Herbs, erect to slightly spreading, 3-8(-10) × 0.5-1.5 dm, tomen-tose to floccose or rarely glabrous, grayish. Stems spread-ing to erect, without persistent leaf bases, up to 6 height of plant; caudex stems absent; aerial flowering stems erect to slightly spreading, slender to stout, solid, not fistulose, (1-)1.5-2.5(-3) dm, tomentose to floccose, rarely glabrous. Leaves basal, 1 per node; petiole (2-)3-10(-15) cm, tomentose to floccose; blade elliptic to ovate or oval to nearly rotund, (1.5-)2-6(-10) × 1-4(-5) cm, lanate to thinly tomentose abaxially, floccose or glabrous and green adaxially, margins plane. Inflorescences virgate or racemose with involucres racemosely disposed throughout or at tips, 15-50 × 05-20 cm, tomentose, rarely glabrous; branches dichotomous, upper secondaries suppressed and bearing 5-20(-30) racemosely arranged involucres; bracts 3, scalelike, triangular, and (1-)2.5-7 mm, or leaflike, linear-oblanceolate or oblanceolate to elliptic, and 10-40 × 5-20(-25) mm. Peduncles absent or erect, stout, 0.3-4 cm, tomentose to floccose. Involucres 1 per node, turbinate to turbinate-campanulate, (2-)3-5 × (2-)2.5-4 mm, tomentose to floccose; teeth 5, erect, (0.1-)0.2-0.5 mm. Flowers (2-)2.5-5 mm; perianth white to pinkish, glabrous; tepals connate proximal 4, monomorphic, oblong; stamens exserted, 2-5 mm; filaments pilose proximally. Achenes light brown, 3-4 mm, glabrous. 2n = 36.
Flowering Jun-Oct. Sandy to gravelly flats and slopes, mixed grass, sagebrush, and mountain mahogany communities, scrub oak, pinyon, juniper, and conifer woodlands; 1400-2900(-3500) m; Ariz., Colo., Nev., N.Mex., Utah.
Eriogonum racemosum is highly variable in stature, the presence of leaflike bracts in the inflorescences, the size and shape of the leaves, and the length of the mature flowers. None of these features is geographically correlated and thus no taxonomic distinctions are attempted. The species is occasionally cultivated. The tomentose, nonfistulose flowering stems easily distinguish it from Eriogonum zionis. Individuals of E. racemosum with glabrous flowering stems are known (Reveal & Holmgren 1893, BRY, US, UTC; Goodrich 17355, BRY; Neese & White 9237, BRY), but are rare and clearly aberrant expressions.
The Navajo or Diné people use the roots of Eriogonum racemosum as a 'life medicine,' primarily in the treatment of internal problems, notably poisoning and diarrhea (C. Arnold, pers. comm.; P. A. Vestal 1952). They also use it as an analgesic and orthopedic aid (D. E. Moerman 1986; L. C. Wyman and S. K. Harris 1951); there are reports of its use for venereal disease. Leaves and stems were eaten raw by the Ramah Navajo in northwestern New Mexico (Wyman and Harris).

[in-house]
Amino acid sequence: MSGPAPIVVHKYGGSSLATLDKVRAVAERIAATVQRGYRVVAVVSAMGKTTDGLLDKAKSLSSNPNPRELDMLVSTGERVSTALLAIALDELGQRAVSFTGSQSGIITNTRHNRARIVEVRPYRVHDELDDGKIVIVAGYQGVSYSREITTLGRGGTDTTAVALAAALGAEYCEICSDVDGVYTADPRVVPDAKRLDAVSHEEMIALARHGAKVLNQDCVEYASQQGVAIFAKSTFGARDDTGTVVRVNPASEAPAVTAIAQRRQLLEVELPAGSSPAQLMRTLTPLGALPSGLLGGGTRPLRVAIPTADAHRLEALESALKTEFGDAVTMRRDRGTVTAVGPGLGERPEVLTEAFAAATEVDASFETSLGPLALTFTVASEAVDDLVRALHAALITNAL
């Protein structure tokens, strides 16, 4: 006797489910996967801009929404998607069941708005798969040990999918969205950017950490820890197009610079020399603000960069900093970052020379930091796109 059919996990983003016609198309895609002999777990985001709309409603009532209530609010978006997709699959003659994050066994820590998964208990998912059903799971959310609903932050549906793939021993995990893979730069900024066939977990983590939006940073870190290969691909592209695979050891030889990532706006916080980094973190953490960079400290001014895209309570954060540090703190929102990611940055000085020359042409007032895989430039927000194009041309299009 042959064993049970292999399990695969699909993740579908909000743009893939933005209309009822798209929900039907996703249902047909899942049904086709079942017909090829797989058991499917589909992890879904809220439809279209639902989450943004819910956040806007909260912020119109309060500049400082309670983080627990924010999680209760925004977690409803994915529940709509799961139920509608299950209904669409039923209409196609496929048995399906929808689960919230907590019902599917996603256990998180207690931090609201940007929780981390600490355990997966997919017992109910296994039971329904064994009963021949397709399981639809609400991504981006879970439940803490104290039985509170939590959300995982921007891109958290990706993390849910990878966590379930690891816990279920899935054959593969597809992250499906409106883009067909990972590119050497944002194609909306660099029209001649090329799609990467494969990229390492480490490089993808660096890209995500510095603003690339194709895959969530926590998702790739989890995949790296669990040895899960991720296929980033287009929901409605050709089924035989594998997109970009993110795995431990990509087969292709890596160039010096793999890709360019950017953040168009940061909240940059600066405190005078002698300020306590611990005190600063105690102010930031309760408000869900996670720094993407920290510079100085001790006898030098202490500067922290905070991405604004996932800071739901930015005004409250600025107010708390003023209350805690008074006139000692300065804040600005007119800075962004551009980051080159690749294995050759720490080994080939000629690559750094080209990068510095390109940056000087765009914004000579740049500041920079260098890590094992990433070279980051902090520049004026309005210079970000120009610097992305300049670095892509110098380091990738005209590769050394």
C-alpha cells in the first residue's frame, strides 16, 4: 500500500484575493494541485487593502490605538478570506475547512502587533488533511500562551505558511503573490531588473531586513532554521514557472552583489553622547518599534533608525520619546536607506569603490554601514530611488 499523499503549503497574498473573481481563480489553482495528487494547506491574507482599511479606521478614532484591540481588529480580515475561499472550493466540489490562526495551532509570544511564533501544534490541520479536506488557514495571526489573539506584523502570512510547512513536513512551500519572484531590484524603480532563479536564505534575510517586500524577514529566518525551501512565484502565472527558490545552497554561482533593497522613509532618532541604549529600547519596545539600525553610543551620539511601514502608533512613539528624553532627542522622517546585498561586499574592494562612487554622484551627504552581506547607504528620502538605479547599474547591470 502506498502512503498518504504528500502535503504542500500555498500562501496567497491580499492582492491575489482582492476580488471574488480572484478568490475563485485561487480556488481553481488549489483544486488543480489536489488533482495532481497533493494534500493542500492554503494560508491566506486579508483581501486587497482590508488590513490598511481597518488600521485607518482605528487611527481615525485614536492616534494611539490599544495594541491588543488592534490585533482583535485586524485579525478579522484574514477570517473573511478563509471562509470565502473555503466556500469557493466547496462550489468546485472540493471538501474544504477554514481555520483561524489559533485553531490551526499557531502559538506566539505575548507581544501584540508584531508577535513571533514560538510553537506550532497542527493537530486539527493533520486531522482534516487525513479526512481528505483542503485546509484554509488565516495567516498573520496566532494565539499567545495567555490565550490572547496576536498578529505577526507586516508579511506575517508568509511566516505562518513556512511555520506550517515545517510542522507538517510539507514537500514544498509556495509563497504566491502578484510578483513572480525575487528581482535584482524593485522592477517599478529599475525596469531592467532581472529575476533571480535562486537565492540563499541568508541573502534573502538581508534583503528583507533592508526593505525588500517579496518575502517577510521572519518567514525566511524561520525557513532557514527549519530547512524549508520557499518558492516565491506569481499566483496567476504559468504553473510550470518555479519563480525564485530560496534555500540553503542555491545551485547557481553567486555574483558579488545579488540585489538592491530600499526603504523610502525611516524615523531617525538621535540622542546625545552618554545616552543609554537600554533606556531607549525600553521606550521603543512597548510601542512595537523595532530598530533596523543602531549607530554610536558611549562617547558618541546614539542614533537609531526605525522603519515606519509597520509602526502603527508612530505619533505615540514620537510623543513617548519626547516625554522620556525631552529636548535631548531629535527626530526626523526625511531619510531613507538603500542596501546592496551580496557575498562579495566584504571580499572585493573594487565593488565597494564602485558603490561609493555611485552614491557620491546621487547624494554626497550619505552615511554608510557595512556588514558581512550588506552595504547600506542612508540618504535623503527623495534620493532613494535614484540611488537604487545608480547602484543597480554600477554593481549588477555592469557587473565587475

Eriogonum racemosum is the food plant for the Spalding dotted-blue butterfly (Euphilotes spaldingi) and is occasionally visited by the desert green or Comstock's hairstreak (Callophrys comstocki).
Duration: Perennial Lifeform: Forb/Herb General: Perennial, 30-80 cm tall; plants evidently scapose; stems spreading to erect, tomentose, rarely glabrous; caudex woody. Leaves: Basal, alternate, elliptic, ovate, oval, or nearly round, mostly 2-6 cm long, 1-4 cm wide, bearing tufts of long, tangled hairs to glabrous above, whitish to grayish tomentose below, margins entire; petiole 2-15 cm long. Flowers: Inflorescence open, cyme-like, the branches villous; bracts of the inflorescence 3-8, somewhat leaf-like, 5-15 mm long; peduncles erect or nearly so, 1-7 cm long; involucre campanulate, 1-2 mm long, villous, teeth 5, erect to spreading; perianth 1-2 mm long, white, rose, or yellow, sometimes becoming reddish, the tepals dimorphic, the outer whorl oblong-ovate, the inner whorl linear- oblong; flowers July-October. Fruits: Achene, 3-4 mm long, light brown, not winged. Ecology: Grasslands, oak and pinyon-juniper woodlands, coniferous forests, often sandy to gravelly soils; 1200-2900 m (4000-9500 ft); Apache, Coconino, Gila, Maricopa, Mohave, Navajo, and Yavapai counties; southwestern U.S. Notes: This species is a host plant for Spalding-s blue and Acmon blue butterflies. The Navajo use it to treat backaches, and use the whole plant to make a cold tea for blood poisoning or internal injury. Leaves and stems are eaten raw. Editor: Springer et al. 2008